Technological products such as mobile phones have the potential to increase the quality of life among older people through enhancing communication networks and recreation. However, surveys have shown that older populations are slower to adopt new technological products compared with younger populations. Due to technological advances, the way we interact with information and communication technology (ICT) products has changed significantly in the past century and this affects a person's attitude and behaviour towards these products. This paper proposes a new approach for designing technological products, which in addition to considering age-related decline in ability, takes into account both the formative age when the use of technologies is first learnt, and the 'technology era' in which this occurred, e.g. whether this was the era of analogue or digital products. Using a multi-method approach (i.e. using different methods on the same object of study) through interviews and quantified by the performances of users of different ages and cohorts using past and current ICT products, a technology generation effect (TGE) was confirmed. The author proposes that in the interaction design of new ICT products, and in order for these to be acceptable and used effectively by older people, it is essential to consider users' own historical frames of reference and mental models of interaction. The visual Generation Timeline Tool (GTT), which was developed to facilitate this research, was evaluated by student designers. One of the outcomes was that the GTT was able to assist designers in taking TGE into account when designing new products. The paper also discusses the implications of this research on product development.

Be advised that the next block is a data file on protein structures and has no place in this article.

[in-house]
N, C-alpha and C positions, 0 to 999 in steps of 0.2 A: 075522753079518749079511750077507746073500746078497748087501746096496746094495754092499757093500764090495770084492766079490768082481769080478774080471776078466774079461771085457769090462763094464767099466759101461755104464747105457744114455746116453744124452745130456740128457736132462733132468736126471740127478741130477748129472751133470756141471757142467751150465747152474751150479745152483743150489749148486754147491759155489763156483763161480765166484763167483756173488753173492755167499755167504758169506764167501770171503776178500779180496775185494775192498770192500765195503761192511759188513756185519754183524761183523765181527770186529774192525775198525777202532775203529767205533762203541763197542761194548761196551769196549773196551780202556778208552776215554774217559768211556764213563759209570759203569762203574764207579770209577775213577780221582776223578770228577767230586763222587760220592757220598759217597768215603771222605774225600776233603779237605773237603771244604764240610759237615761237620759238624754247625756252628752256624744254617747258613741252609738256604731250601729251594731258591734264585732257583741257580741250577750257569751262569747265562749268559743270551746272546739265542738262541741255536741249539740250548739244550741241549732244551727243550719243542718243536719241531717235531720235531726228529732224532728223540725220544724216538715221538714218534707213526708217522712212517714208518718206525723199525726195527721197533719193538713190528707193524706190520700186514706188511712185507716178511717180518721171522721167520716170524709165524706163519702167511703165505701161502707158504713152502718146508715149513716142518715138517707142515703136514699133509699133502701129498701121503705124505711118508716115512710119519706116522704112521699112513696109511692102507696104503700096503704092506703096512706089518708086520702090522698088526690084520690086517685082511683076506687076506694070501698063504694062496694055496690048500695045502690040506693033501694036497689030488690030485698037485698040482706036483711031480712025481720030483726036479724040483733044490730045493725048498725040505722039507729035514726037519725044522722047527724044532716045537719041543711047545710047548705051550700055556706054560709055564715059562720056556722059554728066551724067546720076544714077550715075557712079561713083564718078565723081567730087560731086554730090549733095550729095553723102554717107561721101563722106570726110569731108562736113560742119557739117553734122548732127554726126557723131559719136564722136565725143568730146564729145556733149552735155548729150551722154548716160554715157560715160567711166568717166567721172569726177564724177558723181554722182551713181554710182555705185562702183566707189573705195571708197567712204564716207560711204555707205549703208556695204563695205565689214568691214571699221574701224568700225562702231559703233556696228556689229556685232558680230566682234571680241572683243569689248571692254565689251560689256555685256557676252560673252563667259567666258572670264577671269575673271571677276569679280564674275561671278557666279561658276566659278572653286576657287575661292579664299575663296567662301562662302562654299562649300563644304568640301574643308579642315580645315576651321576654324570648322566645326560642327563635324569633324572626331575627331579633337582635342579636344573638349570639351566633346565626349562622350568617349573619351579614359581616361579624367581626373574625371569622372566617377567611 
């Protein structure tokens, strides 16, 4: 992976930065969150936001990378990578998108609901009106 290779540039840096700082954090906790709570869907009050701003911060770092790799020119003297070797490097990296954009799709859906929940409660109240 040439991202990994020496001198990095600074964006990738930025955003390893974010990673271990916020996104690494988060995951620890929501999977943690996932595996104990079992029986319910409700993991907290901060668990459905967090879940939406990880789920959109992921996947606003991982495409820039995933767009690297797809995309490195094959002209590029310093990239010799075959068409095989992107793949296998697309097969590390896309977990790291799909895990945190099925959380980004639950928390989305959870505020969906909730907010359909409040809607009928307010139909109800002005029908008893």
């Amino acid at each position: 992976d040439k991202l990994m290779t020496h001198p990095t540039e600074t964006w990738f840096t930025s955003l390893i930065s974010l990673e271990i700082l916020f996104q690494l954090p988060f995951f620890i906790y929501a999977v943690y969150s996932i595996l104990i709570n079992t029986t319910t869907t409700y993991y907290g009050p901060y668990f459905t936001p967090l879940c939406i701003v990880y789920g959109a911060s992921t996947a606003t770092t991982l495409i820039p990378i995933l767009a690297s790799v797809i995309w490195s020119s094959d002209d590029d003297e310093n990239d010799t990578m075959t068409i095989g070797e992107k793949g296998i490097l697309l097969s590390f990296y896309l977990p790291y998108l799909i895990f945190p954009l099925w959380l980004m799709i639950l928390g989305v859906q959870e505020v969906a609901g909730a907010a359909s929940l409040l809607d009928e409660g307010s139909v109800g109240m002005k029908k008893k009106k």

- information and communication technology products
- interface style
- generation effects
- technology generation